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A no-bull guide to plant protein

Going vegetarian or simply cutting back on meat doesn’t mean your diet will be lower in protein. There’s a plethora of plant foods that contain this important nutrient.

As well as helping build muscle, protein is important for bone health, recovery from injury or surgery, keeping your appetite in check and healthy growth (especially for kids and teens). Plant protein also boasts big credentials particularly for heart health, cholesterol, and research tells us legumes in particular help you live longer.

Nutrition Research Australia has recently summarised the past 20 years of research on plant protein and health and examined some of the most common questions about plant protein.

Plant protein vs animal protein – what’s healthier?

Evidence consistently shows that eating more protein from plant sources is associated with better health.

Plant protein has been associated with improved risk factors for cardiovascular health, reduced risk of type 2 diabetes and a longer lifespan. One study even found that replacing just 3% of energy a day from animal protein with plant protein was associated with a 5% lower risk of death from all causes.  So even one extra meat-free meal a week can make a difference.

Swapping out animal protein for plant protein was also found to be particularly good for the heart as it was associated with improved cholesterol and other risk factors for heart disease. Another key study investigated protein from nuts and seeds specifically and found this to be among the best sources of protein for the heart –  it was linked with a 40-60% reduced risk of death from heart disease.

Why is plant protein good for you?

There are a number of reasons why plant protein may be healthier, but exactly why remains unclear. A possible reason could come down to the types of amino acids, or building blocks, typically found in plant protein.

Breaking that down, plant protein is generally higher in the amino acids arginine and cysteine, and lower in the amino acids leucine and histidine. Why does this matter? Arginine has been linked with improved metabolism, and cysteine with reduced insulin resistance and oxidative stress.

On the other hand, the amino acids leucine and histidine, which are generally found in greater amounts in animal-based protein foods, have been linked with increased body weight and insulin resistance in animal studies.

But consider this, plant proteins are also a great source of protective phytochemicals and plant sterols. They are an important source of iron and zinc, fibre and nutrients such as calcium, potassium, magnesium and folate. They are low in fat, particularly saturated fat and are cholesterol free. So, there are lots of reasons to substitute plant protein for animal protein.

What plant foods are higher in protein?

Legumes like chickpeas, kidney beans and soybeans (as well as their products like tofu, soy milk and tempeh) are great sources of protein and are easy to add to meals. A cup of chickpeas has 11g of protein, a cup of soybeans a whopping 20g. 

Nuts are often thought of as a great source of healthy fats, but it turns out they are a major source of plant protein too. Just a handful of nuts (a 30g serve) can provide up to 6 grams of protein. Here’s a list of more common plant-foods that contain protein.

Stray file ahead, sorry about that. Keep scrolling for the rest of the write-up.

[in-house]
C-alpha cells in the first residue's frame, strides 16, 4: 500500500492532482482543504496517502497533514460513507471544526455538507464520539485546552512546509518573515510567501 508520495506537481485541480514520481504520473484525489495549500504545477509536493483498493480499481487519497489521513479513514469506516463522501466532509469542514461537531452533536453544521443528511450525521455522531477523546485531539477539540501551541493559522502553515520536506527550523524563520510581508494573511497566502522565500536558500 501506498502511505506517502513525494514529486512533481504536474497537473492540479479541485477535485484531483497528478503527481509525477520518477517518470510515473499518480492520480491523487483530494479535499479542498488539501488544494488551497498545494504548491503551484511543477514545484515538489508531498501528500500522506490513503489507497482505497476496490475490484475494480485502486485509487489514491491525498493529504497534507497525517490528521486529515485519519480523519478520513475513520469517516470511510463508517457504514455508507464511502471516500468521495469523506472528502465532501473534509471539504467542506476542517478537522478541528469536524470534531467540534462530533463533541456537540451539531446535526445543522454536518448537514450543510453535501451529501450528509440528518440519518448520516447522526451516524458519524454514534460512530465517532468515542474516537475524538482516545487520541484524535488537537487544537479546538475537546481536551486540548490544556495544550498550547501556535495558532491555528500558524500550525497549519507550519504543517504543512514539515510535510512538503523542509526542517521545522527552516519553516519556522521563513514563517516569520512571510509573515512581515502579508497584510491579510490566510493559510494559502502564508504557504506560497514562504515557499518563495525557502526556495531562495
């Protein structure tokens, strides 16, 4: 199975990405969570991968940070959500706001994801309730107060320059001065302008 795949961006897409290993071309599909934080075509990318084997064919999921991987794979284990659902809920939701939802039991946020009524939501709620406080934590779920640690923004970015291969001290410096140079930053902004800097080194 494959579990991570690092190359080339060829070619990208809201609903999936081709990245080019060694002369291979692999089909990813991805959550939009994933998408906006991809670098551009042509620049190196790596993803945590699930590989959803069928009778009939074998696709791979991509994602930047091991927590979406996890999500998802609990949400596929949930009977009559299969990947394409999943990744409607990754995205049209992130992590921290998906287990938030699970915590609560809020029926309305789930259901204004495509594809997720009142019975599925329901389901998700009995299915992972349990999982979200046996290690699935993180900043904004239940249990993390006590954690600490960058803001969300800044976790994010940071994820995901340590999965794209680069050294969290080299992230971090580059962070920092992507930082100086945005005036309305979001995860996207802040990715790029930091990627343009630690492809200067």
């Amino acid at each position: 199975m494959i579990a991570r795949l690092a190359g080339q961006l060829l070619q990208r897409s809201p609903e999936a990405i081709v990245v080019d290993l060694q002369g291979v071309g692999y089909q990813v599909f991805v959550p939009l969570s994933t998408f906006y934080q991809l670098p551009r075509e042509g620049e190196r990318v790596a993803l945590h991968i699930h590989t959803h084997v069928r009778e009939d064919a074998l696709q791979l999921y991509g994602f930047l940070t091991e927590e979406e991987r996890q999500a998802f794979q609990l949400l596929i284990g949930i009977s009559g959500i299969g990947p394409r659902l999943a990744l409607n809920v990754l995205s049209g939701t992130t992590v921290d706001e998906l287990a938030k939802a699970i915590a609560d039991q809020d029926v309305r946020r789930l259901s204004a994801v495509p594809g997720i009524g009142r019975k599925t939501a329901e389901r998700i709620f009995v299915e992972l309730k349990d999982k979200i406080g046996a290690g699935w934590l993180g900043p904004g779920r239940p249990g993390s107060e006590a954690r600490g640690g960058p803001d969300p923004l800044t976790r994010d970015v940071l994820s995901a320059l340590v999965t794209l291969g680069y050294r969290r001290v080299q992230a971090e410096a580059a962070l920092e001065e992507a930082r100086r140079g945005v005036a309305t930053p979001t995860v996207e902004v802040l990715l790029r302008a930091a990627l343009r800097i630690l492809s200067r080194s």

Can I get all the protein I need from plants?

There are nine ‘essential’ amino acids that we need to get from the protein we eat. If a food contains all nine of the ‘essential’ amino acids, it is called a complete protein.

It’s often argued animal proteins are better because they contain all nine essential amino acids. However, there are also plant foods that are commonly thought of as “complete proteins” or high quality proteins.  These include soy bean, quinoa, amaranth, fonio and pistachio nuts.

It’s also argued that we need to combine or complement plant foods to get all the nine essential amino acids from plants. But research shows that this is unnecessary. It’s simply a matter of eating a variety of plant proteins over the course of the day, making sure you also eat sufficient calories to maintain your normal weight. As back up, our body has an internal pool of amino acids we can draw on if needed.

Most people, including vegetarians and vegans, eat enough protein as requirements are surprisingly small. Just 46g per day for an average woman, and 64g per day for an average man. That’s 0.8g of protein per kilogram of body weight. We generally eat twice that amount. In fact, eating too much protein comes with its own risks. So we really don’t need to be so obsessed about protein. 

Can you build lean muscles from plant protein?

A number of studies have linked a diet high in plant protein, as part of a plant-based diet, with weight loss. But when it comes to building lean body mass, that’s certainly possible too. An analysis of studies on protein supplementation found plant-based soy protein to be as effective as whey protein (which is derived from dairy).

​Rio 2016 Olympic US champion weightlifter Kendrick Farris, for example, relies on just plants for his protein. Similarly, there are vegan athletes who are ironmen champions, so yes, you can get all the protein you need on a plant-based diet for building muscle.).

For more on plant protein read on.